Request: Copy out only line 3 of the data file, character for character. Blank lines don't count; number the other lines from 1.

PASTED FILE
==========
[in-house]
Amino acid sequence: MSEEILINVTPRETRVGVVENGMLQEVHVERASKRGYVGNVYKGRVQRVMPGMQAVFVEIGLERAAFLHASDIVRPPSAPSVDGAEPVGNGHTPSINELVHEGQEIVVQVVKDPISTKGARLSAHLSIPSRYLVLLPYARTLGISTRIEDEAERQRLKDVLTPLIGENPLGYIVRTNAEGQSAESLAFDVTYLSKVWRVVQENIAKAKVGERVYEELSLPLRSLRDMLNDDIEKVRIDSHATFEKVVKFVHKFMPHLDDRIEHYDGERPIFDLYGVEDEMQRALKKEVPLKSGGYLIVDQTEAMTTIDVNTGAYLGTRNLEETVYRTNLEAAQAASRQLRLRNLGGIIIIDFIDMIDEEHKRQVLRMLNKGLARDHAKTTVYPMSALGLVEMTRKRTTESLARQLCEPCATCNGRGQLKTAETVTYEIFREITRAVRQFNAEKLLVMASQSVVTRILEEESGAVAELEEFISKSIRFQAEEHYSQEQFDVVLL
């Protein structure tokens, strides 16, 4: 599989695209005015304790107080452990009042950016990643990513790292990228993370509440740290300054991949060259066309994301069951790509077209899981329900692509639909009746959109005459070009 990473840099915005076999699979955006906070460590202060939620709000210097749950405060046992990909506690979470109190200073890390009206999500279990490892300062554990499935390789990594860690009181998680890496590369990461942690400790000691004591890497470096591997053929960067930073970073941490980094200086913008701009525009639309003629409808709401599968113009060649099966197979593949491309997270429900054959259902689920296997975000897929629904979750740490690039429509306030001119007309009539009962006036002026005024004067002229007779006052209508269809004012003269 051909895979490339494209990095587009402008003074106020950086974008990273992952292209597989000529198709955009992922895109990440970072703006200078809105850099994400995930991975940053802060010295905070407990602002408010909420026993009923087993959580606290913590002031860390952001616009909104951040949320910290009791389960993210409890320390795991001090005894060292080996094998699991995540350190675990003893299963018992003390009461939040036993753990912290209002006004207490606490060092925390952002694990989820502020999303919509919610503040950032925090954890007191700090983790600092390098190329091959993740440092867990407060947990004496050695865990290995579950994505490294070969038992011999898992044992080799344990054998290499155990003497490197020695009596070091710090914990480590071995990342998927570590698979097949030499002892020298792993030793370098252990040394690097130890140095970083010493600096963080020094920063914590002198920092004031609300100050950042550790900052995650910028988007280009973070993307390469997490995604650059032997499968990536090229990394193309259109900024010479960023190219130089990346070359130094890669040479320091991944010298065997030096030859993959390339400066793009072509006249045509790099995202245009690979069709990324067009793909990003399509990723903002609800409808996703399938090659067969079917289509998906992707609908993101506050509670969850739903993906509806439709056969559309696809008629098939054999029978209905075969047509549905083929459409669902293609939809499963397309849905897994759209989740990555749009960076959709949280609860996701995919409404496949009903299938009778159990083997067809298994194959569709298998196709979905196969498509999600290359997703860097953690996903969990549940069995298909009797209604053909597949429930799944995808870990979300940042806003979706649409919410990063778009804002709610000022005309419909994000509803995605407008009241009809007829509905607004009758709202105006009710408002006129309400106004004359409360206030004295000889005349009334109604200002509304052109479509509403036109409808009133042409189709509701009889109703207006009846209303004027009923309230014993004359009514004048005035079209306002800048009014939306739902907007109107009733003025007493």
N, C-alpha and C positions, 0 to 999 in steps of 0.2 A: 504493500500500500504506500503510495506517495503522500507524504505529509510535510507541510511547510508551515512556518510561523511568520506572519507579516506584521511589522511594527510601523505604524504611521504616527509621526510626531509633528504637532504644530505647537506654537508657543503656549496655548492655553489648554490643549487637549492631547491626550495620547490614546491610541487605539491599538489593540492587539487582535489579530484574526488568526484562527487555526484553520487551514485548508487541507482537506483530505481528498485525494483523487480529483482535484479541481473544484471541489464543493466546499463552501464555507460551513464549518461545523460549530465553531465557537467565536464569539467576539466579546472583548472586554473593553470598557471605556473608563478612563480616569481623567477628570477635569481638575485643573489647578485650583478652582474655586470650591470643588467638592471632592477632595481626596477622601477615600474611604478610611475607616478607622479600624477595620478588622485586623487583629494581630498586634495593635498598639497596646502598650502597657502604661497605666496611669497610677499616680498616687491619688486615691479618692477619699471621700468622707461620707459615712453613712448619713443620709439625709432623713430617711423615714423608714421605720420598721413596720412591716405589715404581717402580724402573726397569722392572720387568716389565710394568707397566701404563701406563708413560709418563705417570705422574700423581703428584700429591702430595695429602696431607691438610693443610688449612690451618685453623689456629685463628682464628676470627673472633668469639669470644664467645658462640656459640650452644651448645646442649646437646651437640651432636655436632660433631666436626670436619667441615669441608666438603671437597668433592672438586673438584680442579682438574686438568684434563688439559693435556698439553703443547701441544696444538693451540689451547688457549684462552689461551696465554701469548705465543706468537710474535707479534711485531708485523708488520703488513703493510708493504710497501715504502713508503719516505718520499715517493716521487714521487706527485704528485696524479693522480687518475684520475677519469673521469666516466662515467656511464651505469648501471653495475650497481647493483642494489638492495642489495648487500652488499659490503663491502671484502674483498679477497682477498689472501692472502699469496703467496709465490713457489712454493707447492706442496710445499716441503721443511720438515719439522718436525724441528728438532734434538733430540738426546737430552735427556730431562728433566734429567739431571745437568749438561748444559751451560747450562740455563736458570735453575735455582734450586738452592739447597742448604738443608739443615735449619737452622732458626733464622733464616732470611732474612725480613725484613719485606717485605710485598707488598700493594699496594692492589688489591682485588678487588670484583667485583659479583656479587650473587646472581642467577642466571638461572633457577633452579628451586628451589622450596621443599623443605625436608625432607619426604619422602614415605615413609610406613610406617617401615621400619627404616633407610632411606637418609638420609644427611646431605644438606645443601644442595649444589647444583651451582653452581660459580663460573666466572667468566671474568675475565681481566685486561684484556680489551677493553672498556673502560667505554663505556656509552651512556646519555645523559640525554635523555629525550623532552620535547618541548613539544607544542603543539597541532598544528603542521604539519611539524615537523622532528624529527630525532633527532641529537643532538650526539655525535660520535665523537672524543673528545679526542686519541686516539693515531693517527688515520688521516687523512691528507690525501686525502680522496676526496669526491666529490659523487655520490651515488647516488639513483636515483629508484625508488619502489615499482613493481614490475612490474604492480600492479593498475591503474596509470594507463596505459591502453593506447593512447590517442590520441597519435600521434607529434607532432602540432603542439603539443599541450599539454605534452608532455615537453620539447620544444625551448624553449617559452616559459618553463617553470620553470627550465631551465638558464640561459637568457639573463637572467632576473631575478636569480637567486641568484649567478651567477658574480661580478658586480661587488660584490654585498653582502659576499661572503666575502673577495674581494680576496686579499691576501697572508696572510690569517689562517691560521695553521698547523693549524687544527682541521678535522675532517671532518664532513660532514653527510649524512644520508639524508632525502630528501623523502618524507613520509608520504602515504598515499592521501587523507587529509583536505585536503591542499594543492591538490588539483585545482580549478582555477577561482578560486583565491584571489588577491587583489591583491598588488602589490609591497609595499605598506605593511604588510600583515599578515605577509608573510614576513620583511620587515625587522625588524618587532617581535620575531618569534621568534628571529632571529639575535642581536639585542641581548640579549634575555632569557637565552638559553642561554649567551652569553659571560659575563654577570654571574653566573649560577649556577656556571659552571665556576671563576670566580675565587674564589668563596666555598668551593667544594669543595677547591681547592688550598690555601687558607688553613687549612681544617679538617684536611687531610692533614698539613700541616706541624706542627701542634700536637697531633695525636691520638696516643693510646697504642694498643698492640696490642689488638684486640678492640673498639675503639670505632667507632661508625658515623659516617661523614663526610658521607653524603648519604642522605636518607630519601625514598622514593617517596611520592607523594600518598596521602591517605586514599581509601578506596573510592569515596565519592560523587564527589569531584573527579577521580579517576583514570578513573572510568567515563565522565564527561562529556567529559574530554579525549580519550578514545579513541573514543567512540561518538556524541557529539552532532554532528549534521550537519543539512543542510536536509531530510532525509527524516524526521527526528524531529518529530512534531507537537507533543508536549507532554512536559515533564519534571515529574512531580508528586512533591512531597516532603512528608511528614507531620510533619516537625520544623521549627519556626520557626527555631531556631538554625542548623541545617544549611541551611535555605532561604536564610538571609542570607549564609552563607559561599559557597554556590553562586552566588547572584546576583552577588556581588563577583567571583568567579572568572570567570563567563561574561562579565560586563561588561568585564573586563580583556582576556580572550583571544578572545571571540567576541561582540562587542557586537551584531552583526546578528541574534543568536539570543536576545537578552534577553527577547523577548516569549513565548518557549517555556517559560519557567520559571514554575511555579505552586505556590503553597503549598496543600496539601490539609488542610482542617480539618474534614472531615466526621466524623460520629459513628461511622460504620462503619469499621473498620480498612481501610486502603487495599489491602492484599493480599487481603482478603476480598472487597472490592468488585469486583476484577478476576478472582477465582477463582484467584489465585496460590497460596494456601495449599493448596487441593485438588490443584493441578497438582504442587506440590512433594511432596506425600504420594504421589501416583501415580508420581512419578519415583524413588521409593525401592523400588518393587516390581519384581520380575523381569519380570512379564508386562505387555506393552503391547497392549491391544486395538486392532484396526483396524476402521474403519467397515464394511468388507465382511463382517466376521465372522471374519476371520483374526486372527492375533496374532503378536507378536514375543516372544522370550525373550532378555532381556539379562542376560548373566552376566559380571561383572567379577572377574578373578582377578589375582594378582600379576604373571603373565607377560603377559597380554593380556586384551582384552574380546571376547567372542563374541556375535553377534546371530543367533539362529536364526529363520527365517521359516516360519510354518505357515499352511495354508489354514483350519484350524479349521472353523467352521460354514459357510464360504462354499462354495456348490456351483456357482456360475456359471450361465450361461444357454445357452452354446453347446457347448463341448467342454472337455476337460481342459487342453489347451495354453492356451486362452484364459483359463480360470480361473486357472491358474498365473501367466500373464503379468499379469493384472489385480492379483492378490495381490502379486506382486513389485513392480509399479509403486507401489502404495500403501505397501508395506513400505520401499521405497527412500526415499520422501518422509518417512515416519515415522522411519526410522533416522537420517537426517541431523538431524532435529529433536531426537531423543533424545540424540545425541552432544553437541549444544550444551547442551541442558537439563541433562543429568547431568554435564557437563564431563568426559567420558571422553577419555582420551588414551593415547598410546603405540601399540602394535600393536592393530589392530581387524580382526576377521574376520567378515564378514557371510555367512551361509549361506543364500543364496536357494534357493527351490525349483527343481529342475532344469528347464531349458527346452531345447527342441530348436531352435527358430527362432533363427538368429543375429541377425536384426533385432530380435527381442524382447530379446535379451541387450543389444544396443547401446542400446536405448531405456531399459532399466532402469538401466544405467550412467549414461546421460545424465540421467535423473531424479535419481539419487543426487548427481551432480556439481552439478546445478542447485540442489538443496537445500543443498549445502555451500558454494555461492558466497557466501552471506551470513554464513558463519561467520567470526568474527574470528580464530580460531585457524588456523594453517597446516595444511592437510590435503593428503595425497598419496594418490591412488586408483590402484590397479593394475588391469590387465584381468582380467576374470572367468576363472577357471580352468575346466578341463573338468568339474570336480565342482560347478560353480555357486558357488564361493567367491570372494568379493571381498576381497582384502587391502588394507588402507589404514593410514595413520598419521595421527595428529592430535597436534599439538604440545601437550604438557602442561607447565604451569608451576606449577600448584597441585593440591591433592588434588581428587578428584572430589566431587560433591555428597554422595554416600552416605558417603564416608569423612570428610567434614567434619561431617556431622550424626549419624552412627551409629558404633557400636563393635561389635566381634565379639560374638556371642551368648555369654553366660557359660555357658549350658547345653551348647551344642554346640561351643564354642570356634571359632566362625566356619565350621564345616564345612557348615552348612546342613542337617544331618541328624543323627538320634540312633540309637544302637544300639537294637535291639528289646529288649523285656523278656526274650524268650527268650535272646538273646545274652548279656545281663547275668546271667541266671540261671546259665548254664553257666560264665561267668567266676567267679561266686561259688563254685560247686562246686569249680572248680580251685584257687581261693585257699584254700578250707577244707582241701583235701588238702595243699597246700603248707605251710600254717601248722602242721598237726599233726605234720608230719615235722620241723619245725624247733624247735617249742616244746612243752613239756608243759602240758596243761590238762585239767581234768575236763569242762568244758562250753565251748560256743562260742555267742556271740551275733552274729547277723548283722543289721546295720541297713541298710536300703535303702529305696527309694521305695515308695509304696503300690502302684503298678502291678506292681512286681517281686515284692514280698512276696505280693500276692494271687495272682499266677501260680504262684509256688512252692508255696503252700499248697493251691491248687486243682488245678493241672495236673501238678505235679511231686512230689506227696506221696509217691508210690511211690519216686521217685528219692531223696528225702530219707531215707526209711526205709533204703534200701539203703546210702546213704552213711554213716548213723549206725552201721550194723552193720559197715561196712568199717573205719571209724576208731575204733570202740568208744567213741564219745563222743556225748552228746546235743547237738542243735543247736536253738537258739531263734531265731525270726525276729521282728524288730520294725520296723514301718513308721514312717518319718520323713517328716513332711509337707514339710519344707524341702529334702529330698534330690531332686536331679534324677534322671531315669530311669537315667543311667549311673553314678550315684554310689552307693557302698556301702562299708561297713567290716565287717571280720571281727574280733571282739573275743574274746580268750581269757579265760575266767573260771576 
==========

């Protein structure tokens, strides 16, 4: 599989695209005015304790107080452990009042950016990643990513790292990228993370509440740290300054991949060259066309994301069951790509077209899981329900692509639909009746959109005459070009 990473840099915005076999699979955006906070460590202060939620709000210097749950405060046992990909506690979470109190200073890390009206999500279990490892300062554990499935390789990594860690009181998680890496590369990461942690400790000691004591890497470096591997053929960067930073970073941490980094200086913008701009525009639309003629409808709401599968113009060649099966197979593949491309997270429900054959259902689920296997975000897929629904979750740490690039429509306030001119007309009539009962006036002026005024004067002229007779006052209508269809004012003269 051909895979490339494209990095587009402008003074106020950086974008990273992952292209597989000529198709955009992922895109990440970072703006200078809105850099994400995930991975940053802060010295905070407990602002408010909420026993009923087993959580606290913590002031860390952001616009909104951040949320910290009791389960993210409890320390795991001090005894060292080996094998699991995540350190675990003893299963018992003390009461939040036993753990912290209002006004207490606490060092925390952002694990989820502020999303919509919610503040950032925090954890007191700090983790600092390098190329091959993740440092867990407060947990004496050695865990290995579950994505490294070969038992011999898992044992080799344990054998290499155990003497490197020695009596070091710090914990480590071995990342998927570590698979097949030499002892020298792993030793370098252990040394690097130890140095970083010493600096963080020094920063914590002198920092004031609300100050950042550790900052995650910028988007280009973070993307390469997490995604650059032997499968990536090229990394193309259109900024010479960023190219130089990346070359130094890669040479320091991944010298065997030096030859993959390339400066793009072509006249045509790099995202245009690979069709990324067009793909990003399509990723903002609800409808996703399938090659067969079917289509998906992707609908993101506050509670969850739903993906509806439709056969559309696809008629098939054999029978209905075969047509549905083929459409669902293609939809499963397309849905897994759209989740990555749009960076959709949280609860996701995919409404496949009903299938009778159990083997067809298994194959569709298998196709979905196969498509999600290359997703860097953690996903969990549940069995298909009797209604053909597949429930799944995808870990979300940042806003979706649409919410990063778009804002709610000022005309419909994000509803995605407008009241009809007829509905607004009758709202105006009710408002006129309400106004004359409360206030004295000889005349009334109604200002509304052109479509509403036109409808009133042409189709509701009889109703207006009846209303004027009923309230014993004359009514004048005035079209306002800048009014939306739902907007109107009733003025007493």